Turbine Potsdam: Queens of the Underground

Turbine Potsdam are among the most decorated football teams in Germany. Their first team total of 17 major trophies puts them second, only behind powerhouses Bayern München and Borussia Dortmund respectively.

In fact, Turbine are still the only East German side to win a title since the re-unification of Germany in 1990. This makes them East Germany’s most successful side of all time.

The story of Turbine Potsdam Women is one of remarkable success, ingenuity and hard work.

An overlooked success story

Having formed in 1970 through an energy supplier (hence the name Turbine) they have worked independently of a men’s side. They are solely reliant on their own support and income, regularly attracting healthy crowds to the Karl-Liebknecht-Stadion.

Success came with the re-appointment of original manager Bernd Schroder. An appointment that lasted from 1997 to 2015, encompassing six Frauen Bundesligas, three Deutsche-Pokals and of course the UEFA Women’s Champions League.

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It’s the kind of golden era most clubs can only dream of. A dynasty that culminated in 2010, witnessed by a crowd of 17,000. The ‘small’ German
club from the city of Potsdam won the UEFA Champions League.

It was their second Champions League in six years, having won the competition in 2005.

Following the achievement, Bild – Germany’s footballing newspaper – wrote two articles of less than 500 words. It was that much maligned reasoning of time and place, whilst women’s football is now attracting large crowds for the biggest occasions.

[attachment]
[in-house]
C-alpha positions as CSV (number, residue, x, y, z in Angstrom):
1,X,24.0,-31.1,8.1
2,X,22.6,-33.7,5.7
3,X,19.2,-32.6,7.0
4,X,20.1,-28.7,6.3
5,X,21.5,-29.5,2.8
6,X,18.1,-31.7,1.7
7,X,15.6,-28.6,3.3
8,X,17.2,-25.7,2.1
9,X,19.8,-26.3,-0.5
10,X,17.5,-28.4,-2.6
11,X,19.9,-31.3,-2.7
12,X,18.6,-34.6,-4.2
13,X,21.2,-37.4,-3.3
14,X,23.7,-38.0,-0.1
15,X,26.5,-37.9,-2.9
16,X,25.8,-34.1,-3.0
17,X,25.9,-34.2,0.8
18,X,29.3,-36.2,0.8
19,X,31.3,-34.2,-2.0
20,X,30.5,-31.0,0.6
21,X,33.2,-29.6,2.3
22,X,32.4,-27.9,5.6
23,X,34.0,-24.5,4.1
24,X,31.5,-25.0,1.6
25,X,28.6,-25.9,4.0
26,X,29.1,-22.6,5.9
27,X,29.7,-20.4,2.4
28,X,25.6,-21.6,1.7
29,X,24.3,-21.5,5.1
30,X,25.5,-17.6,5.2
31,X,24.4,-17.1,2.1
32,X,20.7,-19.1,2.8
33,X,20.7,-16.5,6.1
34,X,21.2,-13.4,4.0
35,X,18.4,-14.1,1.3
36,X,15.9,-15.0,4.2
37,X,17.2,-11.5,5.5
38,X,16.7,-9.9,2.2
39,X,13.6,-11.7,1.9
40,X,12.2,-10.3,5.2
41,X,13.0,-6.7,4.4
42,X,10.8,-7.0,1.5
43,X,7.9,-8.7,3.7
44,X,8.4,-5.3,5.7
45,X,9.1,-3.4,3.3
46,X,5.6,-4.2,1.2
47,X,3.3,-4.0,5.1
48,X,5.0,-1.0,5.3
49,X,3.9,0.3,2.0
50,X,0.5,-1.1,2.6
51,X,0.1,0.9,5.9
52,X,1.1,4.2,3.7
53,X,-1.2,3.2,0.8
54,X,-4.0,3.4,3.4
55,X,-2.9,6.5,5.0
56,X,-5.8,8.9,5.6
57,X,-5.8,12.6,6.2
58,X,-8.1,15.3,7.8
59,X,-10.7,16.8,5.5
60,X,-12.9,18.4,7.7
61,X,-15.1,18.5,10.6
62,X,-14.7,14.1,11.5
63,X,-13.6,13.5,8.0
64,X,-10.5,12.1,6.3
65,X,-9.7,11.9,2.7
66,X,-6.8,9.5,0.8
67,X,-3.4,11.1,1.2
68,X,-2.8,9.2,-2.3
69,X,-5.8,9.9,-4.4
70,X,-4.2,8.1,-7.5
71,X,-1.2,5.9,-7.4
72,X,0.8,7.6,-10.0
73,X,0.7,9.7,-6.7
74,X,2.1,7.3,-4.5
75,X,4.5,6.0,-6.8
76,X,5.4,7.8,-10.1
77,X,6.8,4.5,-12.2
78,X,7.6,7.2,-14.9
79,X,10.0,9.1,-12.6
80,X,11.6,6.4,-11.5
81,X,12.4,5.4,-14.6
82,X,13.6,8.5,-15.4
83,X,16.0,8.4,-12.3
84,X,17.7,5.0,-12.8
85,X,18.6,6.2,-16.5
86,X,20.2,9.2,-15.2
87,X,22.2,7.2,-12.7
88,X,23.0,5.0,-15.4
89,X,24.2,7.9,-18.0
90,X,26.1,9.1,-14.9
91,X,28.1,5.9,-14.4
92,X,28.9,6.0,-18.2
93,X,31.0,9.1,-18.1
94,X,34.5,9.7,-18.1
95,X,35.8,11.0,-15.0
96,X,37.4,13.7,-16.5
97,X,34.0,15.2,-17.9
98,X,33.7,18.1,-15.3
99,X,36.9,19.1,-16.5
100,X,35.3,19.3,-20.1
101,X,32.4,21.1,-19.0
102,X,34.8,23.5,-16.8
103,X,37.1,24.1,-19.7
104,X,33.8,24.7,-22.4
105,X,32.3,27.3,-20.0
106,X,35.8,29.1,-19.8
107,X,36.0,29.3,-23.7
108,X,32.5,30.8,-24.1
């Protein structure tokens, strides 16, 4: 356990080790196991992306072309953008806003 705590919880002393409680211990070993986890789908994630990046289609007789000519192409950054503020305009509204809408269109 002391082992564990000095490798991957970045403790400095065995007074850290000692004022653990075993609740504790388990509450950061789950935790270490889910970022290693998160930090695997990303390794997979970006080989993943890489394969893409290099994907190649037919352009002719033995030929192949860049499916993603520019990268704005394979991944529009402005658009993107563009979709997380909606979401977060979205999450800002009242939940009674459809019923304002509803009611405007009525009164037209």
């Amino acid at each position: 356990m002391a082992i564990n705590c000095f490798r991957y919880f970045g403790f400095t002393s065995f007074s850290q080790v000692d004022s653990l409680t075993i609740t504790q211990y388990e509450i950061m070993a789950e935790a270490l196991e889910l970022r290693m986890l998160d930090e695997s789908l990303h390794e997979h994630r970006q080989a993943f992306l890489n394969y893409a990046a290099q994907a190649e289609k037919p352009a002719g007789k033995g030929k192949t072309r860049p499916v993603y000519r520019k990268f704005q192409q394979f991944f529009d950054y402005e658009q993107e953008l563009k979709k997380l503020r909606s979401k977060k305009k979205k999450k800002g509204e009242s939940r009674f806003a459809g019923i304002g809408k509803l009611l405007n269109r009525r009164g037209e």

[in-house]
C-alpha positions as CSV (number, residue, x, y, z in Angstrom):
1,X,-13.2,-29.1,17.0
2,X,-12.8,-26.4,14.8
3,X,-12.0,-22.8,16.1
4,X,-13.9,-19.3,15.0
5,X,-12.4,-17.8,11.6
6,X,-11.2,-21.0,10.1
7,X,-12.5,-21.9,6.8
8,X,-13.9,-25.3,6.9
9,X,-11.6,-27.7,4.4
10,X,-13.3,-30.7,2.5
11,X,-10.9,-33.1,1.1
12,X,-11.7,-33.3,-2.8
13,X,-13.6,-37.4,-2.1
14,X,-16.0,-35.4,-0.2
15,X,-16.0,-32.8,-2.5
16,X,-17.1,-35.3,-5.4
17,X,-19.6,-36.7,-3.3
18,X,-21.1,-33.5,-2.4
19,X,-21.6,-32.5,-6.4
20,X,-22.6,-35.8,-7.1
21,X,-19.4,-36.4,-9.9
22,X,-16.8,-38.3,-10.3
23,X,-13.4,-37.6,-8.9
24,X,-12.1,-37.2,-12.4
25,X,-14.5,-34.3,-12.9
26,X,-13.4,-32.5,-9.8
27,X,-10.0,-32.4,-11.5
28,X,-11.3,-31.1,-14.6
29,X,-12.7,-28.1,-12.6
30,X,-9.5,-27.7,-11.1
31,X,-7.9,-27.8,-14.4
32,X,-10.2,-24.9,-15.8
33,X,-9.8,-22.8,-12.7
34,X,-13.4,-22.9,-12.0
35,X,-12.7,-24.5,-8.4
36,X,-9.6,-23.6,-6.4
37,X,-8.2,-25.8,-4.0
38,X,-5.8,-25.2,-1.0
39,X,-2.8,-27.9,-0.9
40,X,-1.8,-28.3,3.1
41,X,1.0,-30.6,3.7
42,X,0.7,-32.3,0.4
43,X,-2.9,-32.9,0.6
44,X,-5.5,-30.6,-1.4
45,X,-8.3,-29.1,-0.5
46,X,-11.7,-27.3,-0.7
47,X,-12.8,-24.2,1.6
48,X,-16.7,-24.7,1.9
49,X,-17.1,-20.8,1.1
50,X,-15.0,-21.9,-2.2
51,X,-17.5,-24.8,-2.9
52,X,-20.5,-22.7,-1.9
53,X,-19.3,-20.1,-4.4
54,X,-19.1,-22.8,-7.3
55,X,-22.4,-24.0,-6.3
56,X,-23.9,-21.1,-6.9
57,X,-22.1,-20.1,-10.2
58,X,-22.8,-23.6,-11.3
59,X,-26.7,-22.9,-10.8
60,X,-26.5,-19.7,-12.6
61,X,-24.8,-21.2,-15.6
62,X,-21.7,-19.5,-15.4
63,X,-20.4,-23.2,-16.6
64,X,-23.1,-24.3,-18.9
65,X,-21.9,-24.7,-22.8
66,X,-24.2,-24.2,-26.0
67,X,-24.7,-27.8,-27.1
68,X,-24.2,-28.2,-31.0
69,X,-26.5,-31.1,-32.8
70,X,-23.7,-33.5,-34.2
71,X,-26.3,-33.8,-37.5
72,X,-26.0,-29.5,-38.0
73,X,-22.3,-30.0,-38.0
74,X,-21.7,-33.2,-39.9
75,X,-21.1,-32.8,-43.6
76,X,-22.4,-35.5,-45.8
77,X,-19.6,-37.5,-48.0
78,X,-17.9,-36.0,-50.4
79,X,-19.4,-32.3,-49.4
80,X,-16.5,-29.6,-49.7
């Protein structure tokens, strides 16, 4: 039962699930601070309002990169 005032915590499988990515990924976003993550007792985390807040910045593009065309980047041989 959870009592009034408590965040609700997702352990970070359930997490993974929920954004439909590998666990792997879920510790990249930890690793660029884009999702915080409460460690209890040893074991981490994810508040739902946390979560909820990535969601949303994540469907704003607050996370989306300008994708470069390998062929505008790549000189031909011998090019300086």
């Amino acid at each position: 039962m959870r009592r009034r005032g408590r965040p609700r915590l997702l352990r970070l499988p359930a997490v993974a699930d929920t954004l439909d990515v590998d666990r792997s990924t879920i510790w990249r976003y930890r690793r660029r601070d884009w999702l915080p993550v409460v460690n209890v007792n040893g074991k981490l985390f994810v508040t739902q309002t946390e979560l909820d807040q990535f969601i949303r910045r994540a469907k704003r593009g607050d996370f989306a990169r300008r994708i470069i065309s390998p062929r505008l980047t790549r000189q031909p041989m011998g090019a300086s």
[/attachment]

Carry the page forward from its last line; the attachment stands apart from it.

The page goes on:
The last Champions League final attracted 20,000 in Bucharest, while England’s upcoming friendly with Germany has sold out 90,000 capacity Wembley.

Mainstream football was still ignorant of the women’s game, sealing Turbine’s fate as ‘unknowns’ rather than their rightful place amongst
Europe’s elite.

Like many of the best ‘one-off’ European teams, their prized assets were sold to the more established and wealthier clubs.

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Babett Peter would be sold to fellow German challengers FFC Frankfurt, before moving to the outstanding VfL Wolfsburg side in 2014. Josephine Henning would also make the move across Germany before spells at both Olympique Lyonnais and Arsenal.

Anja Mittag would trace the same path furrowed by her teammates, stopping at Paris Saint-Germain and Rosengard along the way before joining VfL Wolfsburg in 2016.

Bittersweet history

20 May 2010 in Madrid would ultimately be their last day in the sun. Turbine went on to win the Frauen-Bundesliga the following year and fell at the last hurdle to defend their Champions League crown.

Since that last title win in 2011, they have slowly descended the table. Briefly interrupted by a third-place finish last year, replaced by the new interest and money that has flowed into women’s football and into the likes of VfL Wolfsburg and Bayern München.

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Had their success come a few years later – buoyed by the momentum of interest in women’s football today – they would have stood toe-to-toe with the likes of Olympique Lyonnais in mouthwatering clashes for years to come.

Sadly it wasn’t to be. However, Turbine did it before it was cool – regardless of interest and solely for the sport.

Although they may never have their modern day golden moment, they will always be the symbol of how it’s done. They will always be remembered for the success they had by those who know. Turbine Potsdam will always be the Queens of the Underground.